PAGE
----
“tribal communities are the default system of human social nature. Humanity evolved that way for millennia after exiting the hunter-gatherer band stage of social life. Many of the planet’s diverse societies have since moved on toward becoming modern states, but not all of them have. And even for those that have, the shadowy emotional residues of the distant past remain; we never lose anything in evolution, but instead add new developments to older ones. That is Fox’s central idea and the theme running through The Tribal Imagination.

It is also a truth, Fox believes, that we ignore at our peril as we go stumbling about in far-away strange places where tribes rule with an authority denied the more-or-less absent state. The pride and latent violence of groups of mutually suspicious kindred must be the starting point, Fox says, for anyone venturing into this political landscape. Such men and women are not the free individual citizens of a recognized territorial jurisdiction; nor are they people with clearly defined and defensible legal rights with respect to the state, whether in Libya or Iraq or Afghanistan.

This truth, he says, sheds a harsh light on instances when “our leaders make claims about human nature and the natural state of human society as justifications for political action, armed intervention included.” These leaders, more often than not, suggests Fox, simply refuse to understand the essentially tribal nature of the lands they hope to remake. They are reluctant to grasp that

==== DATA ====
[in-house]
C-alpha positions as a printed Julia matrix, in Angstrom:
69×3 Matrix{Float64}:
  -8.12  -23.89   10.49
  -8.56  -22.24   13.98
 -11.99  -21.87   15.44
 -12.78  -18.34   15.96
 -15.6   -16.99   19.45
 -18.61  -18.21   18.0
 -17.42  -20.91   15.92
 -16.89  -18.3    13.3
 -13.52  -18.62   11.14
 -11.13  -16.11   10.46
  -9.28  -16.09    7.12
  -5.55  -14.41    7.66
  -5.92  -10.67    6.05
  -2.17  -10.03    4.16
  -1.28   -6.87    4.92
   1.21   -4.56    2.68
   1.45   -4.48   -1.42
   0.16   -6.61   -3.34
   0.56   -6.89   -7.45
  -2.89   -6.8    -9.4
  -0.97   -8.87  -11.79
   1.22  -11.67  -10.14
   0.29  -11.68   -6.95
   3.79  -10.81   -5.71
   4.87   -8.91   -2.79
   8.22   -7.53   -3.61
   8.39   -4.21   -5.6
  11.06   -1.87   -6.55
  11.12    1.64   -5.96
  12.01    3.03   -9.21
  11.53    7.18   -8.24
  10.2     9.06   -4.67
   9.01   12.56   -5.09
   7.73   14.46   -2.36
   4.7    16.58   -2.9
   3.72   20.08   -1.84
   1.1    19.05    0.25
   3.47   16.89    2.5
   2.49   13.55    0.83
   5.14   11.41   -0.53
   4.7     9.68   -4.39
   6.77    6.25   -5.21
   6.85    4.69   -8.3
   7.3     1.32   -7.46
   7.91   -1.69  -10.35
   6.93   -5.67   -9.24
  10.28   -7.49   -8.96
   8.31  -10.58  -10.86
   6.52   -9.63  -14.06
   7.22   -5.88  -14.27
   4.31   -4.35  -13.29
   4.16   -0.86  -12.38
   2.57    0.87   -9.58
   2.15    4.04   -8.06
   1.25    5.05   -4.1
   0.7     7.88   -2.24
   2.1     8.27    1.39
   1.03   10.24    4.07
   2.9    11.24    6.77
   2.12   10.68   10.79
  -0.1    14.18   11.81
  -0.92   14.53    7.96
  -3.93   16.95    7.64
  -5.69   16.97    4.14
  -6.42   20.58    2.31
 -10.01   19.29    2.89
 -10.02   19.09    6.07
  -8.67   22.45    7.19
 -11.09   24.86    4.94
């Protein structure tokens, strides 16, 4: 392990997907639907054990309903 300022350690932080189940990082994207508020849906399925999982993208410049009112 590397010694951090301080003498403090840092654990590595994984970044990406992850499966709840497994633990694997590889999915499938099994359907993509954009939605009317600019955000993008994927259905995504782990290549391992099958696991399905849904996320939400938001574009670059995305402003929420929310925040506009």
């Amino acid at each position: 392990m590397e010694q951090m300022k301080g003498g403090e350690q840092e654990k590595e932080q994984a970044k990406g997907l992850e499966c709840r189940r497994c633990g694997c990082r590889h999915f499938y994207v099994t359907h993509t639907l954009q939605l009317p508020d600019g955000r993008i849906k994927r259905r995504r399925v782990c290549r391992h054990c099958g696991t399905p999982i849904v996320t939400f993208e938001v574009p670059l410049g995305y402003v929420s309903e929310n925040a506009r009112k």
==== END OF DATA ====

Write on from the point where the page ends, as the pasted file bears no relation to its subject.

there is no ‘Iraqi People’. The phrase should be banned as misleading and purely rhetorical. . . . What is not understood is that Iraq, like the other countries of the region, still stands at a level of social evolution where the family, clan, tribe and sect command major allegiance. The idea of the individual autonomous voter, necessary and commonplace in our own systems, is relatively foreign.

Numerous unforeseen events during the Iraq occupation have illustrated the priority of tribal authority. When men came out and stole copper wire connecting hospitals to the electricity grid, indignant U.S. soldiers tried to make the thieves see that their actions would hurt “the Iraqi people.” True to form, the thieves responded just as Aouda had a hundred years before: Who were these “Iraqi people”, they wanted to know, whose claims outranked those of their own needy relatives? The thieving clansmen felt no responsibility for some mythical collectivity called “the people” that, as far as they knew, did not include them and that, in any case, foreigners had invented without their approval. In contrast, they were absolutely bound by customary law to help their kin” http://www.the-american-interest.com/article-bd.cfm?piece=990